All five challenged books include subject matter, characters, or storylines dealing with race. Three are nonfiction books while Love to Langston, about the life of the Black poet Langston Hughes, and Gorman’s book, are poetry. According to the Washington Post, four out of the five challenged books were restricted after review by the Bob Graham Education Center in Miami Lakes. Countries in the News: Cuba was the only book to escape restrictions by a review board made up of teachers, a guidance counselor, a media library specialist, and the school’s principal.
The challenges to the books were made public thanks to Florida Freedom to Read Project, a nonprofit devoted to protecting students’ access to information across the state of Florida. Recent actions from Florida Freedom to Read Project include Let Florida Read, a read-in held at a bookstore in Tallahassee, featuring speeches by authors of books for children and young adults and several student activists; and a teach-in in Clearwater, led by K-12 educators and writer Ryan Estrada, coauthor of Banned Book Club.
In at least one case, The ABCs of Black History, the reshelving caused a book to be inaccessible for its intended age group.
Formed in 2021, members of Florida Freedom to Read Project attend school board meetings and report on challenges to books and information throughout Florida, challenges that have increased in the wake of measures supported by Governor Ron DeSantis, making it easier for parents to ban books.
According to Florida Freedom to Read Project, the four books restricted by the Bob Graham Education Center were not taken out from the school library completely but were instead removed to other sections. In at least one case, The ABCs of Black History, the reshelving caused a book to be inaccessible for its intended age group.
The ABCs of Black History is a rhyming alphabet book, geared toward children aged five and up, who are first learning to read, but the decision by the Bob Graham Education Center places the book in the middle grade library section, utilized by children in sixth grade and above. That’s also the section where Gorman’s book was moved. In the cases of both books, the school listed their “vocabulary” as the reason for the move, with the “subject matter” of The ABCs of Black History also listed as a reason.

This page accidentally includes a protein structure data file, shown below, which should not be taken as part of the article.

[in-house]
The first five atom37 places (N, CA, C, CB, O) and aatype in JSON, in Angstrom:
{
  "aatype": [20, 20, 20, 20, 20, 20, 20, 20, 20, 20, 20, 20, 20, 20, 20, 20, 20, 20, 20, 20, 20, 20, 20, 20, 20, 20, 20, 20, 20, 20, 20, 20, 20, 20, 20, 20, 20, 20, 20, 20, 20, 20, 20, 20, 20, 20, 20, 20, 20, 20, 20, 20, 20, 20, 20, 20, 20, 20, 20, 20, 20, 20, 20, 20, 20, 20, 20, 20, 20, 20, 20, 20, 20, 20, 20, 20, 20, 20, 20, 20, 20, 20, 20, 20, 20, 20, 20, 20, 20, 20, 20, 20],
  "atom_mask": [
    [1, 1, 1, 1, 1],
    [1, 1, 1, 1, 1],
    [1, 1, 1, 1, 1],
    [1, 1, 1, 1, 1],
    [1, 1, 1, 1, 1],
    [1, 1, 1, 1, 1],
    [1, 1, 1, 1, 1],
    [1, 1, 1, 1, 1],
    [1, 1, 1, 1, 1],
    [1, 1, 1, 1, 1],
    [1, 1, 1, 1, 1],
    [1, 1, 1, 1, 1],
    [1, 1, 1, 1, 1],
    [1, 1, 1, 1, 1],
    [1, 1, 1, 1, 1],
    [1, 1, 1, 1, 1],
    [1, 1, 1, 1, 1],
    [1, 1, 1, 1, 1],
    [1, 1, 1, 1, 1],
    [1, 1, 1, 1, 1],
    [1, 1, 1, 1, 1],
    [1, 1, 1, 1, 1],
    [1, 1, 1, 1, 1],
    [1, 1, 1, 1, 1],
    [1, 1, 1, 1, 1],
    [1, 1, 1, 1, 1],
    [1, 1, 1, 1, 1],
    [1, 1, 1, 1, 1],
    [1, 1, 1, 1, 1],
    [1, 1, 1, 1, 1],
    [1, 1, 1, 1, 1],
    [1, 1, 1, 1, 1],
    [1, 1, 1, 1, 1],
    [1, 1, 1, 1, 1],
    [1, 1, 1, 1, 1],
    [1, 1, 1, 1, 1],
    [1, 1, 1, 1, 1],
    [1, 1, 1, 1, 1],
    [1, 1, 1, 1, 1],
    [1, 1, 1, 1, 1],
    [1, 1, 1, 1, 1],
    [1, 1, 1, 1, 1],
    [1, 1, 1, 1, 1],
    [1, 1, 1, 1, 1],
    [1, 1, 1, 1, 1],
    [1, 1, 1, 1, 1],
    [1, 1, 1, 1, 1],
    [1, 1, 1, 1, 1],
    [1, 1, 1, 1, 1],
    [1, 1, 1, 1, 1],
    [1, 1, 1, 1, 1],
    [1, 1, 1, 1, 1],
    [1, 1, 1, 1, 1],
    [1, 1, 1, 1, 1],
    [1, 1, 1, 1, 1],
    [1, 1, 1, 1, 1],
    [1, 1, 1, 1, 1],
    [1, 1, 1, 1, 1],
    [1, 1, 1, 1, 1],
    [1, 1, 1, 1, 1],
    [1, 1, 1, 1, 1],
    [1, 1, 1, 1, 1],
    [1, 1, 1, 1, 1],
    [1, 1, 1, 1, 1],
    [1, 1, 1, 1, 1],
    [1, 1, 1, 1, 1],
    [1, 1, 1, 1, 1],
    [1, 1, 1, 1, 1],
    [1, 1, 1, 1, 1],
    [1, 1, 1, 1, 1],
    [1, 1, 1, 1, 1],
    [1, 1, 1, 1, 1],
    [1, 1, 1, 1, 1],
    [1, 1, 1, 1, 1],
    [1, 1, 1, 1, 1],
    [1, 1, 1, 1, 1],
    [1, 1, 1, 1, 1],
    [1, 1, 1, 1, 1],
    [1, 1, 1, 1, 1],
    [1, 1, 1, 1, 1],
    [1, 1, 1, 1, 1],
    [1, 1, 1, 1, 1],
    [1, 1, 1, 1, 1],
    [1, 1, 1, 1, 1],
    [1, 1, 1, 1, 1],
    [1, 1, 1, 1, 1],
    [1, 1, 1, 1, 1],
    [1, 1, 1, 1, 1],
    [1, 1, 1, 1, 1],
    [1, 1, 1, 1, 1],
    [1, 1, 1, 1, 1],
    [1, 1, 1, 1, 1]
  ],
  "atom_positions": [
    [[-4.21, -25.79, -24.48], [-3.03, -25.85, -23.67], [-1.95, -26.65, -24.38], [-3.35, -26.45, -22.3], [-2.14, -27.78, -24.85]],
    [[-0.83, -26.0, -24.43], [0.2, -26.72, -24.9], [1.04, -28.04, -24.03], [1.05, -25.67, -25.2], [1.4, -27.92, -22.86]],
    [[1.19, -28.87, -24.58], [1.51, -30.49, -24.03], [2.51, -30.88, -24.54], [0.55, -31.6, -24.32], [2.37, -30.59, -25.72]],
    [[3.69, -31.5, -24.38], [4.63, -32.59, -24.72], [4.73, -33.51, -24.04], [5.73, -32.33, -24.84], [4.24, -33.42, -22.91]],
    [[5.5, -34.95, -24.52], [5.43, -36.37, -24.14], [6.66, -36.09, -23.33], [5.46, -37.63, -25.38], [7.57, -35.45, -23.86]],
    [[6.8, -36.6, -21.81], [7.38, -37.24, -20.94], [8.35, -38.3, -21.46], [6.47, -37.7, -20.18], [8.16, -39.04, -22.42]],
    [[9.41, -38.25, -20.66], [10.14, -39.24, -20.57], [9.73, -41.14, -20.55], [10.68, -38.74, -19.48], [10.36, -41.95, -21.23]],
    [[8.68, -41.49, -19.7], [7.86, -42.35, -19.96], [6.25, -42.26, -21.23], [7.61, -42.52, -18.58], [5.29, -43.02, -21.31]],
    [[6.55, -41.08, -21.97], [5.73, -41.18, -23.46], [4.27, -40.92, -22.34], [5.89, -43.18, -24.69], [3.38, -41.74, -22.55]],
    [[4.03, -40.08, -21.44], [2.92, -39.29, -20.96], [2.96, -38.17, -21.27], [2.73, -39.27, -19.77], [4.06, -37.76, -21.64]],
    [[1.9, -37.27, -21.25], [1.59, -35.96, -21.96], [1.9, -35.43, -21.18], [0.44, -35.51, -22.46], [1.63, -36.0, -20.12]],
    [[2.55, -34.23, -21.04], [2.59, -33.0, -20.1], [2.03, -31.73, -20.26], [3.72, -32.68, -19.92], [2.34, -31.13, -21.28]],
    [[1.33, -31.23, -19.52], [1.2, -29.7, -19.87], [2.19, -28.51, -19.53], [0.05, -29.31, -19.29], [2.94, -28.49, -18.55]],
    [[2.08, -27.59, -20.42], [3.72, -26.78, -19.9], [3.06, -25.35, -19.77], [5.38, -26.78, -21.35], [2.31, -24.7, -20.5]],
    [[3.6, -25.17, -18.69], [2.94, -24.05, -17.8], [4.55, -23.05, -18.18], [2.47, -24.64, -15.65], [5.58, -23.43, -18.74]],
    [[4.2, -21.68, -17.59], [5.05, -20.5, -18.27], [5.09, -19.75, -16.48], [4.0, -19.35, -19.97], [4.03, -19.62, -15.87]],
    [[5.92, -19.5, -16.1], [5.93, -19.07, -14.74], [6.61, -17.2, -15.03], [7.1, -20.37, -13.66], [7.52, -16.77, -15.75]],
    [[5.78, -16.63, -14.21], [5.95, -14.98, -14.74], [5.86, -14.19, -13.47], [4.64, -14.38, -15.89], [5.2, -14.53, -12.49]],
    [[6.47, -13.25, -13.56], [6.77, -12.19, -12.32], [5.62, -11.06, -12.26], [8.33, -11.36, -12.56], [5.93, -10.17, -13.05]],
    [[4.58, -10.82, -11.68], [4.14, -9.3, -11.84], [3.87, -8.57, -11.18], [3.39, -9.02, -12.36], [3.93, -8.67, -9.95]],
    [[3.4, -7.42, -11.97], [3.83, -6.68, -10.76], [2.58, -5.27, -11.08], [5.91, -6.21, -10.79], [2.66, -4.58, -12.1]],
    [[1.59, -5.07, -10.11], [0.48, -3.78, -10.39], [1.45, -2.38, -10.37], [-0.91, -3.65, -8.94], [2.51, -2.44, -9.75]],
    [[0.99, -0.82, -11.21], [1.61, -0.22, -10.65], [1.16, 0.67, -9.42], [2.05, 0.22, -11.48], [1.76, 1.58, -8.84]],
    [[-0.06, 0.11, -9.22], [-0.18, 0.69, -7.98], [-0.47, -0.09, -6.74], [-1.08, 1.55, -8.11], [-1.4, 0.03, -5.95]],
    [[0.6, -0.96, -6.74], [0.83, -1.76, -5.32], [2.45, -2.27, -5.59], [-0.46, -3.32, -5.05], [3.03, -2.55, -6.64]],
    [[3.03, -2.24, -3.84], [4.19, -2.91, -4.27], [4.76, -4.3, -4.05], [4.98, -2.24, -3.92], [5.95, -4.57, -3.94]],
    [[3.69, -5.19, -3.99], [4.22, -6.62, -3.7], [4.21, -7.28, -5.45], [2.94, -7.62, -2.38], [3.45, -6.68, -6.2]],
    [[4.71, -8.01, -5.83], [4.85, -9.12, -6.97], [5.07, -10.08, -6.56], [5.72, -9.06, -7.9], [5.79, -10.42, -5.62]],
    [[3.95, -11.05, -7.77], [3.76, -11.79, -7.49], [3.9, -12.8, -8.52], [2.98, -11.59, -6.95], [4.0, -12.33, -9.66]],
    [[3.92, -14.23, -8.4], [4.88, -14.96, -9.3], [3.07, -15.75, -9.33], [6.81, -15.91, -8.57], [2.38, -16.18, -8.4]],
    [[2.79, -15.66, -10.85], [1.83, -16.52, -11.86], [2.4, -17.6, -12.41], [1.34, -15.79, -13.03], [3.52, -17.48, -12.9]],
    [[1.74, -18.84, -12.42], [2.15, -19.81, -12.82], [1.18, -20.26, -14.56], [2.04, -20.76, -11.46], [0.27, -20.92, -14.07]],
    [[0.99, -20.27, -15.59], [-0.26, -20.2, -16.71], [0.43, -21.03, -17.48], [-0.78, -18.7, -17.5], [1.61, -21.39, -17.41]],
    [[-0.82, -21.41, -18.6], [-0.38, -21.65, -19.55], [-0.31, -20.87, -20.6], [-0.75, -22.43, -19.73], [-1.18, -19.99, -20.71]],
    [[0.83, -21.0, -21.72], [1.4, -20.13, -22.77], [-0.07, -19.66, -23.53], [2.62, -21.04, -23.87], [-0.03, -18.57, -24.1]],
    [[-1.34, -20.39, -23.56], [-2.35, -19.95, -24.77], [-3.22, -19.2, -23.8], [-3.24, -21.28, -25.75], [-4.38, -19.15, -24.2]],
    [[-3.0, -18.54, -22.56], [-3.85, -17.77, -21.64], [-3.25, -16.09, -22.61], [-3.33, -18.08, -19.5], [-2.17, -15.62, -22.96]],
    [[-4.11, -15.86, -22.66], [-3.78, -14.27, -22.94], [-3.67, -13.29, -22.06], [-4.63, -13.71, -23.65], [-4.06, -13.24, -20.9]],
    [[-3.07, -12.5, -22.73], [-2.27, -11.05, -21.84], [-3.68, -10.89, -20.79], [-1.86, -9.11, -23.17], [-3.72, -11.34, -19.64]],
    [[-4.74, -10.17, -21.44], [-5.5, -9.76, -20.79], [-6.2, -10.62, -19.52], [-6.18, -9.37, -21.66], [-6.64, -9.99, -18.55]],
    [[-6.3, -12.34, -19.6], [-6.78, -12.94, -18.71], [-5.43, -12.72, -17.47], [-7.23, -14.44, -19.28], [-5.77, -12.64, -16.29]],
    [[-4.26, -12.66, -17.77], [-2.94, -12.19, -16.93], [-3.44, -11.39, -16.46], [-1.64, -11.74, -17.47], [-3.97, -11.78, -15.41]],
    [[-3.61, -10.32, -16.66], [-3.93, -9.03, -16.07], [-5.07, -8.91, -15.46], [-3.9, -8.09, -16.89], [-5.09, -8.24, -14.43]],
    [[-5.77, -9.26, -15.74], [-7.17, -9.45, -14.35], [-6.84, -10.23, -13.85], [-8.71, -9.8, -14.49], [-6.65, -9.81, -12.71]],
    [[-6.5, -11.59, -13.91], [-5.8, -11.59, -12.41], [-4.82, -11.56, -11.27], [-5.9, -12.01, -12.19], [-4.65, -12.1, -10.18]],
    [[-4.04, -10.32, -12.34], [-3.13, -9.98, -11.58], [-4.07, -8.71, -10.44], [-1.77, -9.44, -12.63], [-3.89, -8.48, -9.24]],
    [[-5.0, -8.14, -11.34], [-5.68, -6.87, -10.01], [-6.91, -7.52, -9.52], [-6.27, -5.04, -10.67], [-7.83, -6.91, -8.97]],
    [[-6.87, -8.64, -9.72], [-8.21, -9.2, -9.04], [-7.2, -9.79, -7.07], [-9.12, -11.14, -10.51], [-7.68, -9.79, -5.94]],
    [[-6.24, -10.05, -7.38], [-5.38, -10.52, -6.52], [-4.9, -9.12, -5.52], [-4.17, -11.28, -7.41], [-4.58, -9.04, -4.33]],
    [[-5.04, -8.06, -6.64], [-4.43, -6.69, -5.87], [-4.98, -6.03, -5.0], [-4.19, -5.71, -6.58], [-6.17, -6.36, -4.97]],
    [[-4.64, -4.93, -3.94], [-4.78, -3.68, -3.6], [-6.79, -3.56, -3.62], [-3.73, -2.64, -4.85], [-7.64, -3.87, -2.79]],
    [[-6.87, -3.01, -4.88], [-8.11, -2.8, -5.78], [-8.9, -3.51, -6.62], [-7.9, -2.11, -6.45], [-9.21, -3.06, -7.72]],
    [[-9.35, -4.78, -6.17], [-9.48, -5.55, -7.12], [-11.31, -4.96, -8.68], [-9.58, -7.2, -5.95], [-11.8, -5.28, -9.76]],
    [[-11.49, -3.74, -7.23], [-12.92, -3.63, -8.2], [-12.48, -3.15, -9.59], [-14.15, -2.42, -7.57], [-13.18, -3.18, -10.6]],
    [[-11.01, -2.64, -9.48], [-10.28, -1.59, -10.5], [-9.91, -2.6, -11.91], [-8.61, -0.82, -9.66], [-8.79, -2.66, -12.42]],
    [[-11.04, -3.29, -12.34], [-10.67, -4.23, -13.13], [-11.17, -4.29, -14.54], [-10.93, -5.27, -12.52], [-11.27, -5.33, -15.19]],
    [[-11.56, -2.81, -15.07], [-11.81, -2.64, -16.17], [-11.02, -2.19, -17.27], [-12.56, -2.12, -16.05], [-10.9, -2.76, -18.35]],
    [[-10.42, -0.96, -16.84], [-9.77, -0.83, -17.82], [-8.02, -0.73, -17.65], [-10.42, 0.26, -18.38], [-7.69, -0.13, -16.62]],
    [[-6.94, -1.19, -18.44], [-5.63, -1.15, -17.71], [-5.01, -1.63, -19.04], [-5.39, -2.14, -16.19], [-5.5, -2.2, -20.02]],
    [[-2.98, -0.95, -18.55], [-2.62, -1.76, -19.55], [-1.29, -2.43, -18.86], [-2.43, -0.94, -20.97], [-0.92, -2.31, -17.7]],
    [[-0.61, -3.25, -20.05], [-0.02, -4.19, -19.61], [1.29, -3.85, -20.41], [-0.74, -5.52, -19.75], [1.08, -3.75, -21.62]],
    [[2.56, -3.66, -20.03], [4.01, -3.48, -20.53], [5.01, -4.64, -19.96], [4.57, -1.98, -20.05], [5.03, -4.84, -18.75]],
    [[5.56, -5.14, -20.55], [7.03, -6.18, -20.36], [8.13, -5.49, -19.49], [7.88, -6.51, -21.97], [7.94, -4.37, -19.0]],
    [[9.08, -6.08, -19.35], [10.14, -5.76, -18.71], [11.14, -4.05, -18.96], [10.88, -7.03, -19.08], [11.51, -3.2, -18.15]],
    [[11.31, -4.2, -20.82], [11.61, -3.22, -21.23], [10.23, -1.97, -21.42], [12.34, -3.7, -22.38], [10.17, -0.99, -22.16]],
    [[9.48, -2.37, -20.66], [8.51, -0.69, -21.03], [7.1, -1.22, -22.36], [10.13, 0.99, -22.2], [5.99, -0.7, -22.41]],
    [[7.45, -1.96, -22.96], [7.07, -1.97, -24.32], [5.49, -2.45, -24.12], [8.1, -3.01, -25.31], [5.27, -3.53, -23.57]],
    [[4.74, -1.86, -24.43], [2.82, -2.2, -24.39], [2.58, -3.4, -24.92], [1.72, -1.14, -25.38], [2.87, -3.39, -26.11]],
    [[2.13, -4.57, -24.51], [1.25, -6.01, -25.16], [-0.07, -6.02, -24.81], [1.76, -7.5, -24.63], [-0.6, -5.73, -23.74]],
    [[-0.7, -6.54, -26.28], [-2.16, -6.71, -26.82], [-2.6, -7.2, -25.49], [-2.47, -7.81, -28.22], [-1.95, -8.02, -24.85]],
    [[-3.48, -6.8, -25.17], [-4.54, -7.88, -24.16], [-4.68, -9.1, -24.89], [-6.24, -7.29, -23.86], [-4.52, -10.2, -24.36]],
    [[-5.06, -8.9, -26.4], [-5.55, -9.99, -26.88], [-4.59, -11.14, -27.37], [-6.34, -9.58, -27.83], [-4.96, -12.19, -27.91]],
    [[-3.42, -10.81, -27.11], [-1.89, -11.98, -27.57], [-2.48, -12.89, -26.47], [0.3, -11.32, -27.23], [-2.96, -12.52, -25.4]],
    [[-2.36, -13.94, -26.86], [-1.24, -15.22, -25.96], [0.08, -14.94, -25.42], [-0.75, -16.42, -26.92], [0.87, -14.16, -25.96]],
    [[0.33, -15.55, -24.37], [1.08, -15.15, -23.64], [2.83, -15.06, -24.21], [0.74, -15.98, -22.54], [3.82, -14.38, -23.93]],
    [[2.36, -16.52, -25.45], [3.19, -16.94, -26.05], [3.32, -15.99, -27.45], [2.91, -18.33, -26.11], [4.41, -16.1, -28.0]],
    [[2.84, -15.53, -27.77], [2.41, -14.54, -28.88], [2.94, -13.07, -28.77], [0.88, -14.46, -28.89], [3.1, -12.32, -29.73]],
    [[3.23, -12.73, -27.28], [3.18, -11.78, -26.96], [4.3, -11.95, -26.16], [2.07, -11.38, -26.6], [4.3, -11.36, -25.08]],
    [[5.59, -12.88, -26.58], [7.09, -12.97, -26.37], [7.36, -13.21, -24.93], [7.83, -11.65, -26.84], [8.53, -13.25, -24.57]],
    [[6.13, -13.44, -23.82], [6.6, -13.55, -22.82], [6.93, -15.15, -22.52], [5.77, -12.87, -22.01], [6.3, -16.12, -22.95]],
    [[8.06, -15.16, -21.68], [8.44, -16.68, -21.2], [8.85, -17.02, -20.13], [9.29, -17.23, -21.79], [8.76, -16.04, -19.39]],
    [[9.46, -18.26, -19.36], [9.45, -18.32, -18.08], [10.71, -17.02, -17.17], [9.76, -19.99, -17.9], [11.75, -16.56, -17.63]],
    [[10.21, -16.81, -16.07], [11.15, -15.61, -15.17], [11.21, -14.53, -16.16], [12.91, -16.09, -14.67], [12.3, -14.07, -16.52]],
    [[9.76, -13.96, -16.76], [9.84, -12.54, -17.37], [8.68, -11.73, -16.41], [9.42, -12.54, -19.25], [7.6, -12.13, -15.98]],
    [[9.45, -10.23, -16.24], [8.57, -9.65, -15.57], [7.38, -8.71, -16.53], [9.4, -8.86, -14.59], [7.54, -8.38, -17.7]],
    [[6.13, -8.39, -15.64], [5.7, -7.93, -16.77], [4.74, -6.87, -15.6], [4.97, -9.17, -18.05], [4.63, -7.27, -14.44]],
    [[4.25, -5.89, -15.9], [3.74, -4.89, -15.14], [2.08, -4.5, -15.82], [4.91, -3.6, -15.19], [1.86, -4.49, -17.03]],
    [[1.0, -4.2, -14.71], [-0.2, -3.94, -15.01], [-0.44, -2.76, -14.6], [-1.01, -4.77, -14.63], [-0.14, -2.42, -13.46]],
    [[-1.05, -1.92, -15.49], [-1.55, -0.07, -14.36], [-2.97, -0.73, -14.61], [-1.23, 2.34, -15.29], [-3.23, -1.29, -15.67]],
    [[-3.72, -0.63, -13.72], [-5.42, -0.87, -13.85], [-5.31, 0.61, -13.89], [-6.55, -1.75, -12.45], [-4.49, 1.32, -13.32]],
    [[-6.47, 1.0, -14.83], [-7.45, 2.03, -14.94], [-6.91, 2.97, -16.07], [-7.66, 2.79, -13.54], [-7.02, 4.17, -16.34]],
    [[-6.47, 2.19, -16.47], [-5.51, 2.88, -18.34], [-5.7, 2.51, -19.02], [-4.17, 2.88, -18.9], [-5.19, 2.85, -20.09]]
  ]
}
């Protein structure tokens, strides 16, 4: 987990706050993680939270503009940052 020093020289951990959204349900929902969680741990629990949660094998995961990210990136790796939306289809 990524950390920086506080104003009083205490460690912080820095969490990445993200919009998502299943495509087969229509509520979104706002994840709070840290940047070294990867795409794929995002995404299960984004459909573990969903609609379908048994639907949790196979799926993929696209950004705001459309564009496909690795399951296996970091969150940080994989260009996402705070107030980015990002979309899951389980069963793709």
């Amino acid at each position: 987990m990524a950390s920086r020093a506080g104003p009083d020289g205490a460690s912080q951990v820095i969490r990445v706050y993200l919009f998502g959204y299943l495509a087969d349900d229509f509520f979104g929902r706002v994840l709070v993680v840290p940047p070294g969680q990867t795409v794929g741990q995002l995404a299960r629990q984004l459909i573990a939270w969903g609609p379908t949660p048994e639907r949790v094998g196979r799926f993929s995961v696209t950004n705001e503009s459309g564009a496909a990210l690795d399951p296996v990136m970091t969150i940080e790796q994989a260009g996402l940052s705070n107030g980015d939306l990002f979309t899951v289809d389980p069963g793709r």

For Gorman, the constraints placed upon her book mean that her poetry is unavailable to the very children she believes need it most.
Such restrictions deny children ready access to a book in their school library while skirting the increasingly charged label of a ban. As the Washington Post reported, “The school district denied that the book was banned or removed but acknowledged moving it so that elementary school students had limited access to it.”
For Gorman, the constraints placed upon her book mean that her poetry is unavailable to the very children she believes need it most. As she wrote in a statement, “Robbing children of the chance to find their voices in literature is a violation of their right to free thought and free speech.” Gorman also pointed out, “And let’s be clear: most of the forbidden works are by authors who have struggled for generations to get on the bookshelves. The majority of these censored works are by queer and non-white voices.”